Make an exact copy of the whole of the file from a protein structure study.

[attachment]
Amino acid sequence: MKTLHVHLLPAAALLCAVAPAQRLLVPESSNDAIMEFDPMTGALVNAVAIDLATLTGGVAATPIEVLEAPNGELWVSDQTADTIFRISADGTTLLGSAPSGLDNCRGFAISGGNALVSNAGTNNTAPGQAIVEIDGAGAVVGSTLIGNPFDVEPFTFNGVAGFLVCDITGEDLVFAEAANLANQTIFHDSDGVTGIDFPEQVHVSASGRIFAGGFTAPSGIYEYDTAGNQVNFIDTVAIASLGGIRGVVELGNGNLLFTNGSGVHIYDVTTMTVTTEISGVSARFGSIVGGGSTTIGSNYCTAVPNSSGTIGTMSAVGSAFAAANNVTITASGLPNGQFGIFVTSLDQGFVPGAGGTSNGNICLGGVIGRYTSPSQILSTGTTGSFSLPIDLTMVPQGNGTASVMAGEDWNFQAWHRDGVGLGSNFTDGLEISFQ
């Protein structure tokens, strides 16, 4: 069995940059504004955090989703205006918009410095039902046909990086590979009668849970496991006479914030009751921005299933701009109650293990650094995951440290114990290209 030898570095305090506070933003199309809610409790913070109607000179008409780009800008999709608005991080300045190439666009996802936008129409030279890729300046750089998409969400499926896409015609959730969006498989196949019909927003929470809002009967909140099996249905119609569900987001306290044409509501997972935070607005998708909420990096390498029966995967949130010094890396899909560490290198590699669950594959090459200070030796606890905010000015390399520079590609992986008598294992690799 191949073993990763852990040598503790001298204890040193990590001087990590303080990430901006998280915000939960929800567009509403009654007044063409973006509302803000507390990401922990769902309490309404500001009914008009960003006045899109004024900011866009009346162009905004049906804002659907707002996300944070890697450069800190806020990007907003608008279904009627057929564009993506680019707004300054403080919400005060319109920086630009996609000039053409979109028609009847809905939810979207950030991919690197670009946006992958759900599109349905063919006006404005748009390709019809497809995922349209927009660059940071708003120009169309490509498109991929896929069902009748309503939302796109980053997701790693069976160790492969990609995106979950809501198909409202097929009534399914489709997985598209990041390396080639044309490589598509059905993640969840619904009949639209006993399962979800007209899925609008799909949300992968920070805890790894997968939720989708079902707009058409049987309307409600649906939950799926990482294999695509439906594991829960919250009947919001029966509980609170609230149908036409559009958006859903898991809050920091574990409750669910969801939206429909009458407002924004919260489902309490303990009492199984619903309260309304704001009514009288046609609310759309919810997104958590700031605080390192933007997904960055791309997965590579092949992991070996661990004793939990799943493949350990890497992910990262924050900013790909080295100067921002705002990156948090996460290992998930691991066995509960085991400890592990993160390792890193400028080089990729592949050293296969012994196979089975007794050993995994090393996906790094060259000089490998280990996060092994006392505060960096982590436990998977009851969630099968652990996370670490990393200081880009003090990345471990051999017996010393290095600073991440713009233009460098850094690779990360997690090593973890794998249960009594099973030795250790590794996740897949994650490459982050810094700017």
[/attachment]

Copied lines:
Amino acid sequence: MKTLHVHLLPAAALLCAVAPAQRLLVPESSNDAIMEFDPMTGALVNAVAIDLATLTGGVAATPIEVLEAPNGELWVSDQTADTIFRISADGTTLLGSAPSGLDNCRGFAISGGNALVSNAGTNNTAPGQAIVEIDGAGAVVGSTLIGNPFDVEPFTFNGVAGFLVCDITGEDLVFAEAANLANQTIFHDSDGVTGIDFPEQVHVSASGRIFAGGFTAPSGIYEYDTAGNQVNFIDTVAIASLGGIRGVVELGNGNLLFTNGSGVHIYDVTTMTVTTEISGVSARFGSIVGGGSTTIGSNYCTAVPNSSGTIGTMSAVGSAFAAANNVTITASGLPNGQFGIFVTSLDQGFVPGAGGTSNGNICLGGVIGRYTSPSQILSTGTTGSFSLPIDLTMVPQGNGTASVMAGEDWNFQAWHRDGVGLGSNFTDGLEISFQ
């Protein structure tokens, strides 16, 4: 069995940059504004955090989703205006918009410095039902046909990086590979009668849970496991006479914030009751921005299933701009109650293990650094995951440290114990290209 030898570095305090506070933003199309809610409790913070109607000179008409780009800008999709608005991080300045190439666009996802936008129409030279890729300046750089998409969400499926896409015609959730969006498989196949019909927003929470809002009967909140099996249905119609569900987001306290044409509501997972935070607005998708909420990096390498029966995967949130010094890396899909560490290198590699669950594959090459200070030796606890905010000015390399520079590609992986008598294992690799 191949073993990763852990040598503790001298204890040193990590001087990590303080990430901006998280915000939960929800567009509403009654007044063409973006509302803000507390990401922990769902309490309404500001009914008009960003006045899109004024900011866009009346162009905004049906804002659907707002996300944070890697450069800190806020990007907003608008279904009627057929564009993506680019707004300054403080919400005060319109920086630009996609000039053409979109028609009847809905939810979207950030991919690197670009946006992958759900599109349905063919006006404005748009390709019809497809995922349209927009660059940071708003120009169309490509498109991929896929069902009748309503939302796109980053997701790693069976160790492969990609995106979950809501198909409202097929009534399914489709997985598209990041390396080639044309490589598509059905993640969840619904009949639209006993399962979800007209899925609008799909949300992968920070805890790894997968939720989708079902707009058409049987309307409600649906939950799926990482294999695509439906594991829960919250009947919001029966509980609170609230149908036409559009958006859903898991809050920091574990409750669910969801939206429909009458407002924004919260489902309490303990009492199984619903309260309304704001009514009288046609609310759309919810997104958590700031605080390192933007997904960055791309997965590579092949992991070996661990004793939990799943493949350990890497992910990262924050900013790909080295100067921002705002990156948090996460290992998930691991066995509960085991400890592990993160390792890193400028080089990729592949050293296969012994196979089975007794050993995994090393996906790094060259000089490998280990996060092994006392505060960096982590436990998977009851969630099968652990996370670490990393200081880009003090990345471990051999017996010393290095600073991440713009233009460098850094690779990360997690090593973890794998249960009594099973030795250790590794996740897949994650490459982050810094700017």